Papernut Cambridge: Nutlets 2 (1978-2001)

Gare Du Nord


Twenty-song double album of kick-ass cover versions, saluting over two decades of post-punk, indie pop and all-round good shizzle, with fabulous reinterpretations of songs by a diverse list of artists that includes PiL, Primal Scream, Suede,  Throbbing Gristle and Daft Punk. Papernut Cambridge

Hey you, come back! Yes you: don’t give me that: “oh it’s a covers album, is it?” Yeah yeah… I hear you, but hear me out: Papernut Cambridge’s Nutlets 2 (1978-2001) is rather good – fucking wonderful, to be perfectly honest. And furthermore, it does not come across as just a vehicle for Papernut main-man, Ian Button (Death in Vegas, Thrashing Doves, Go-Kart Mozart) to show us his cool record collection: the way the band have reworked these songs makes this a great album in its own right. His selections are from a broad spectrum: Public Image Ltd to the early jangly/pre-megastardom Primal Scream, Throbbing Gristle to Suede, Echo and the Bunnymen to Daft Punk (you get the picture), but despite the diversity of the material covered here, Button & Co stamp their own signature on the songs, creating a cohesive thread, without straying from their spirit. There are no radical re-works as such, but Button’s trademark gravely voice and the band’s kick-ass-yet-laid-back garage/rock & roll feel give each version its own identity. Button’s voice has a lot of character and it lends itself well to each and every song here. My favourites, surprisingly, are the songs I have loved and lived with for decades: Velocity Girl by Primal Scream, Medicine Show by Big Audio Dynamite, Bizarre Love Triangle by New Order (to name but a few) and some I’ve got to love in recent years, like Getting Nowhere Fast by Girls At Our Best. I say “surprisingly” because the fact that I love the original versions and I’m not freaked out by somebody tampering with them is surely the ultimate test of a successful cover. Tackling this material is certainly a brave and ambitious project, and one which Papernut Cambridge pull off gloriously. Their song choices by the better-known artists here, such as Primal Scream or New Order, are not the “man on the street” kinda favourites (not that “the man on the street would ever get to hear the genius of Papernut Cambridge any way), selections such as Velocity Girl and Bizarre Love Triangle (by both bands respectively) – rather than Blue Monday or Rocks. Boil in the Bag Man is another “less obvious” choice for a cover, this time by Adam and the Ants. And who could imagine a cover version of Public Image by PiL? How iconic is that song? Very. But you know what, they’ve only gone and bleedin’ owned it. With John Lydon now an embarrassment to his former self, it’s safe to say that I would prefer to hear the Papernuts’ version of Public Image from here on, for ever and ever, amen.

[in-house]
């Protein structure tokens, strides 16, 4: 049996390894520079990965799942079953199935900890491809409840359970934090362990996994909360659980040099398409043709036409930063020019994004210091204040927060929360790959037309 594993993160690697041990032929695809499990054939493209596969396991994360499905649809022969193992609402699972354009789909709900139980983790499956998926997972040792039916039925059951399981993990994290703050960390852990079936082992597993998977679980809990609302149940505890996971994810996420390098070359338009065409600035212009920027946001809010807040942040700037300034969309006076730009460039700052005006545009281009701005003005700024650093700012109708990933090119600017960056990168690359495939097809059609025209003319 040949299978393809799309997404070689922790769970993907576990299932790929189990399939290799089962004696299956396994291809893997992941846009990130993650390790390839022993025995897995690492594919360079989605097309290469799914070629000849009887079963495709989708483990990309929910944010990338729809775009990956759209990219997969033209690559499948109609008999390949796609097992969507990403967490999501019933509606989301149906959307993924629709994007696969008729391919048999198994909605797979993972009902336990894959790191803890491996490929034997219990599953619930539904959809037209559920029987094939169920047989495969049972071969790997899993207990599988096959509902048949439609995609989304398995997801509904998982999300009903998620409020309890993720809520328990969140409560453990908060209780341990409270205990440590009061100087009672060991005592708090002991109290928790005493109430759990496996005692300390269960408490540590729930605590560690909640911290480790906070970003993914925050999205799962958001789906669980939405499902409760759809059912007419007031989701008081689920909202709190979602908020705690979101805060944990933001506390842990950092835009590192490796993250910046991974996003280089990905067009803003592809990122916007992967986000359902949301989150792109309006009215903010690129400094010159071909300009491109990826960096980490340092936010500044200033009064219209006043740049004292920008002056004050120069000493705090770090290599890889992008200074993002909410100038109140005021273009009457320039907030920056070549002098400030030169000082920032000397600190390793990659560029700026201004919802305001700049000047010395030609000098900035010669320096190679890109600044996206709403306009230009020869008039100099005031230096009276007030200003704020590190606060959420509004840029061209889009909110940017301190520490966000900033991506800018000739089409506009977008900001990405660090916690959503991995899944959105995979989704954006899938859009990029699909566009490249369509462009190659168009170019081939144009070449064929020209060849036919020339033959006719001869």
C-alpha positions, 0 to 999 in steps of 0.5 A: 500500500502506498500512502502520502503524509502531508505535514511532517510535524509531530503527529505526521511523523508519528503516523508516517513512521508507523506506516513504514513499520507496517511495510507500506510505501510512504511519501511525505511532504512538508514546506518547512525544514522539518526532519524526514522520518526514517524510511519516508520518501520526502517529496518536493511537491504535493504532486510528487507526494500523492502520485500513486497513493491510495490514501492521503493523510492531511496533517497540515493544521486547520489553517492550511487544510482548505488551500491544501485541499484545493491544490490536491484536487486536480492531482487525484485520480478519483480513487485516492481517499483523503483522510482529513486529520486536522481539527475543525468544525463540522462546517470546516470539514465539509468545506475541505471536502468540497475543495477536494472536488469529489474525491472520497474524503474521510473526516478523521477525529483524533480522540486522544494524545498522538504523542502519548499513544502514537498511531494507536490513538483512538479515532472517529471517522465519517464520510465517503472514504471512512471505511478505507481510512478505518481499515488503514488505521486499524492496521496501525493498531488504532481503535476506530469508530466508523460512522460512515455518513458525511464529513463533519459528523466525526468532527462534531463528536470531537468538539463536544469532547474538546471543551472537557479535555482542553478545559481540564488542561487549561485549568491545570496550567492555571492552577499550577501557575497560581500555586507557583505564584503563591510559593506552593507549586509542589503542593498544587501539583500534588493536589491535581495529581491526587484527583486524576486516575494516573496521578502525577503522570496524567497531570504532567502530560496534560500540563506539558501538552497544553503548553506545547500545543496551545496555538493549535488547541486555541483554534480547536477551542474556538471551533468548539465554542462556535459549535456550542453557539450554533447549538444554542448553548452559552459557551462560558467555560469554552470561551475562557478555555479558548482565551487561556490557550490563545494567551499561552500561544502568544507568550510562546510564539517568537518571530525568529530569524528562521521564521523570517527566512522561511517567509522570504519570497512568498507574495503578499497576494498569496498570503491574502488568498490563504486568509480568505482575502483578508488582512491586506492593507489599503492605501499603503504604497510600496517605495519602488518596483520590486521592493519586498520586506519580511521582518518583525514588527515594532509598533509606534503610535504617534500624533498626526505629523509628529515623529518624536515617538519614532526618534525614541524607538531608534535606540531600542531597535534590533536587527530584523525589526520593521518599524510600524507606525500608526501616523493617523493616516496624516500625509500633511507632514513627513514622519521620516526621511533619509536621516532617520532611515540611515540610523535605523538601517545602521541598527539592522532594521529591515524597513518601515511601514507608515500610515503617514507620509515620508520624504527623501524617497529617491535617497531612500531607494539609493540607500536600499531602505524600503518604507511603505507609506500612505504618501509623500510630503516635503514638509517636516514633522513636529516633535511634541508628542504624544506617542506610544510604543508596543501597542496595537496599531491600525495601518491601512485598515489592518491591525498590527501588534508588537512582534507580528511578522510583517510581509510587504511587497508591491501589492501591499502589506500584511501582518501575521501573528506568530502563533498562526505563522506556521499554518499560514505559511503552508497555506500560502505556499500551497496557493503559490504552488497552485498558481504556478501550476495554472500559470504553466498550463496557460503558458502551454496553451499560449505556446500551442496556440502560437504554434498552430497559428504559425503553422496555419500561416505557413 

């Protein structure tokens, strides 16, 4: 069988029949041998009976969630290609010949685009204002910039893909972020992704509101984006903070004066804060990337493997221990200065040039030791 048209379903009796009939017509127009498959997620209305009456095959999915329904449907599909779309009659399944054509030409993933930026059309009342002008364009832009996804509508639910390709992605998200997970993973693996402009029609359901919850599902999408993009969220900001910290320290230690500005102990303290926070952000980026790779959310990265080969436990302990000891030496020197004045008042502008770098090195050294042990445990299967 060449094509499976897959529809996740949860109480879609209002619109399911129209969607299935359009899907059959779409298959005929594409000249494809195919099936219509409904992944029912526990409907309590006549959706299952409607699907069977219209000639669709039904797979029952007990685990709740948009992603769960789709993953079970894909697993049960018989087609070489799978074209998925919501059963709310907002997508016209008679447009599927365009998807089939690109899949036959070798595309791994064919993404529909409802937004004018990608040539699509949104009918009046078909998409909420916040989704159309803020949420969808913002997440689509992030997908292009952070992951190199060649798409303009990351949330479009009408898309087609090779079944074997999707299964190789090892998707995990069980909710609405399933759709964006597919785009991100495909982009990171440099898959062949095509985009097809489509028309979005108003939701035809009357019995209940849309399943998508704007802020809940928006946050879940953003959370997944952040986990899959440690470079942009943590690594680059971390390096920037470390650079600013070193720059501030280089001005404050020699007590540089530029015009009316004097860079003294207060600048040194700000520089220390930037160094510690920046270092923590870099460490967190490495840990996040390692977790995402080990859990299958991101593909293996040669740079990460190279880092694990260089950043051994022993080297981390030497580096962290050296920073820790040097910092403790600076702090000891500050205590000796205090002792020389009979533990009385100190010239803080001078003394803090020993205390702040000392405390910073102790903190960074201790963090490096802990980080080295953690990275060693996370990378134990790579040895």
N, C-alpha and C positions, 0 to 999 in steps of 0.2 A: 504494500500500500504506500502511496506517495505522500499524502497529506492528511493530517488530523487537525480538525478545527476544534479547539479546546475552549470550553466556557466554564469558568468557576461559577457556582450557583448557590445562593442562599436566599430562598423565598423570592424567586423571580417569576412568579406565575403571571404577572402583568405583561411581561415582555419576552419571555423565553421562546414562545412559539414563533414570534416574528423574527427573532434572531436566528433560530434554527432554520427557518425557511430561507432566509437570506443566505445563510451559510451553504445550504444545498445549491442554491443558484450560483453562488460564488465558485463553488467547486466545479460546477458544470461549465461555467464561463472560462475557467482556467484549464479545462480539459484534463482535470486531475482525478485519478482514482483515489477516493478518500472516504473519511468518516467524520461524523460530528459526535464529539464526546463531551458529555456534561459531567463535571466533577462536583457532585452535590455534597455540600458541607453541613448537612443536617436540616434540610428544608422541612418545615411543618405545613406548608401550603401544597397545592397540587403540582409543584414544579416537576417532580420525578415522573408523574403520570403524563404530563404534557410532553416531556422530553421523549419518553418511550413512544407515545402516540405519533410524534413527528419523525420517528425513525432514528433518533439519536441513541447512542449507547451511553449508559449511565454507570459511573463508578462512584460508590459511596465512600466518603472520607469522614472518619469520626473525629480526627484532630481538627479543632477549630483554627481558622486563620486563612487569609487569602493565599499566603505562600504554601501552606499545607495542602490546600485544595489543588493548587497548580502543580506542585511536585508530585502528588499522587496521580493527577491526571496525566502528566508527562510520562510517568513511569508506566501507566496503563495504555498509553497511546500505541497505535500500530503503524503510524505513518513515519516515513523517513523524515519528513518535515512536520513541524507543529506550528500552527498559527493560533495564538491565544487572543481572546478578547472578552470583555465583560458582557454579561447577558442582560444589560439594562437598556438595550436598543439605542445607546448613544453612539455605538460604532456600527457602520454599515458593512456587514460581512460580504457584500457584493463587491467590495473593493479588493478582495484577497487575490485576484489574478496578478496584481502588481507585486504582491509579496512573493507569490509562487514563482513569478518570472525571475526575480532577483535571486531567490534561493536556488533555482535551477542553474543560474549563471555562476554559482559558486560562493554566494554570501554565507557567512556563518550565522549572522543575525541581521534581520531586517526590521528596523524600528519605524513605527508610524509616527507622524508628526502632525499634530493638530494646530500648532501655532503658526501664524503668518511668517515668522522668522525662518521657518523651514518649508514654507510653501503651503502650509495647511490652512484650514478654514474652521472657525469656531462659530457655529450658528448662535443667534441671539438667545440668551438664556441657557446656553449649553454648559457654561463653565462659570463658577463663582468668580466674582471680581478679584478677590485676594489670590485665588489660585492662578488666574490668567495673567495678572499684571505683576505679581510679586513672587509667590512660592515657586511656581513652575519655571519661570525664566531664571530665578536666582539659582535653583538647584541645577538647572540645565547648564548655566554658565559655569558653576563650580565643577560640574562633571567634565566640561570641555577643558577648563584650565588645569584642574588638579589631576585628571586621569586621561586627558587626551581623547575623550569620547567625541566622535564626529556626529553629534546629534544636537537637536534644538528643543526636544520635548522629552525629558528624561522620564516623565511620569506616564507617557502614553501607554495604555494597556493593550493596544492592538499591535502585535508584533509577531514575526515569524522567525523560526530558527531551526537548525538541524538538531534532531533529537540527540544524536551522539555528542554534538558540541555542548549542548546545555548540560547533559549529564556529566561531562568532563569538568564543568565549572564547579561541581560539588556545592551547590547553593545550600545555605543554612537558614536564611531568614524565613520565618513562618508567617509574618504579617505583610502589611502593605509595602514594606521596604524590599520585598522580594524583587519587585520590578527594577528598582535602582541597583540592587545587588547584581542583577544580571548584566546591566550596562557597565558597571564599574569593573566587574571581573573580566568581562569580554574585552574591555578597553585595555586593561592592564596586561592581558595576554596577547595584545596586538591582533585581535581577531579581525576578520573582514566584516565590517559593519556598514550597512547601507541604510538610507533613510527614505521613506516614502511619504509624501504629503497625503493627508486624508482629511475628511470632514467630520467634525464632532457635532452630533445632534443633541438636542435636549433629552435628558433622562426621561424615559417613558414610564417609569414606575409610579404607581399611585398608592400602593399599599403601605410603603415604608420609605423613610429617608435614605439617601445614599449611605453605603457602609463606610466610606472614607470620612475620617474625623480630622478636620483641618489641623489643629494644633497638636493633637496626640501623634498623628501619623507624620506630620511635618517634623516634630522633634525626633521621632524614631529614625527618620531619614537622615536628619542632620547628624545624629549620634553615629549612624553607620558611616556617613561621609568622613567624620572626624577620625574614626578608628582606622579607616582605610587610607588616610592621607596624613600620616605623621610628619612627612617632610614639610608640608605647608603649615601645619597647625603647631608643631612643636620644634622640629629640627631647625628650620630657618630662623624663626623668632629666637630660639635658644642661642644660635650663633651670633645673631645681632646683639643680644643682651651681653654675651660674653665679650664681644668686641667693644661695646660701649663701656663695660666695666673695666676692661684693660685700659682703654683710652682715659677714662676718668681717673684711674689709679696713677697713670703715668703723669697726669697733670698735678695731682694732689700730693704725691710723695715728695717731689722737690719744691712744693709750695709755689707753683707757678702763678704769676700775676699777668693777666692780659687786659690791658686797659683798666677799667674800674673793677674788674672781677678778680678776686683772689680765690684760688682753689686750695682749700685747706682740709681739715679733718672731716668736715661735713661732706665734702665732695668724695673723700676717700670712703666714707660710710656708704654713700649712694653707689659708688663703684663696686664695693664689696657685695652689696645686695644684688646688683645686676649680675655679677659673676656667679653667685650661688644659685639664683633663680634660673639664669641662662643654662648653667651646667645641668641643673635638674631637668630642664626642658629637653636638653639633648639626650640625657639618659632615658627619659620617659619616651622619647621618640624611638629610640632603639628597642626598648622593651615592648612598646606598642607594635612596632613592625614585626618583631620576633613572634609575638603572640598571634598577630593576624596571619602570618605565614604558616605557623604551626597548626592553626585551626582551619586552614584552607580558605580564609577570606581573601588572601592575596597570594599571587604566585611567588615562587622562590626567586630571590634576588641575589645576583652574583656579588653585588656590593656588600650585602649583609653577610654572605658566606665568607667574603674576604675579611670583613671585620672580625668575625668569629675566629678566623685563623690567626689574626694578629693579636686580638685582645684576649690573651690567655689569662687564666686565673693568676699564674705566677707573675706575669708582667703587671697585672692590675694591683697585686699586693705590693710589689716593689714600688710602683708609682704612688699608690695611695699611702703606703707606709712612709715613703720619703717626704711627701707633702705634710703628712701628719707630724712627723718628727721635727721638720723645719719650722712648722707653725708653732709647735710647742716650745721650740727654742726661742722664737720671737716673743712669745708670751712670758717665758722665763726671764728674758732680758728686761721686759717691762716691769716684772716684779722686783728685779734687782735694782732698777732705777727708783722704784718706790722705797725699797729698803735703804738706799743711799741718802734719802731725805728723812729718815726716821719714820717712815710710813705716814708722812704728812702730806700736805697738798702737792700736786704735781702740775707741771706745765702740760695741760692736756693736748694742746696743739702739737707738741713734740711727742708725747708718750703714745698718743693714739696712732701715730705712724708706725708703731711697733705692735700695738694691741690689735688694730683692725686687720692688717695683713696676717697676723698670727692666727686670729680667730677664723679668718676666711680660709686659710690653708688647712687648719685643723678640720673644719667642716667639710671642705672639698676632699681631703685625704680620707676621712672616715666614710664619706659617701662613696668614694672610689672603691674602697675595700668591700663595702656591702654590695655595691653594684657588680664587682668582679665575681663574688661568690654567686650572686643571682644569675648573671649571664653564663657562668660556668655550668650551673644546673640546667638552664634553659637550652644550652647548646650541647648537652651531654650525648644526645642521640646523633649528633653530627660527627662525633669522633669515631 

This is a strictly physical release, with nothing online, save for this quick preview, consisting of a few snippets from the album.

Nutlets 2 consists of colourful cover  versions that make it easy for you to accept and love in their own right. Papernut Cambridge haven’t gone out of their way to completely reshape the songs, in stead they’ve made them their own by just being themselves and letting the songs work their magic.

Here’s the full tracklist, with the original artist in brackets:

We Love You (Psychedelic Furs)
Boil in the Bag Man (Adam and the Ants)
Did You See Her (Pink Military)
Splitting In 2 (Alternative TV)
Public Image (Public Image Ltd)
Stars Are Stars (Echo and the Bunnymen)
United (Throbbing Gristle)
Getting Nowhere Fast (Girls At Our Best)
You’re No Good (ESG)
Deadly Nightshade (The Only Ones)
Chance Meeting (Josef K)
In A Nutshell (Orange Juice)
Velocity Girl (Primal Scream)
Bizarre Love Triangle (New Order)
Medicine Show (Big Audio Dynamite)
Shampoo Tears (Win)
The Killing Jar (Siouxsie and the Banshees)
Metal Mickey (Suede)
Steal My Sunshine (Len)

Digital Love (Daft Punk)

Nutlets 2 (1978-2001) by Papernut Cambridge is available to buy from Gare Du Nord

Check out Papernut Cambridge on Facebook

Words by Arash Torabi. More writing by Arash can be found at his Louder Than War author’s archive.

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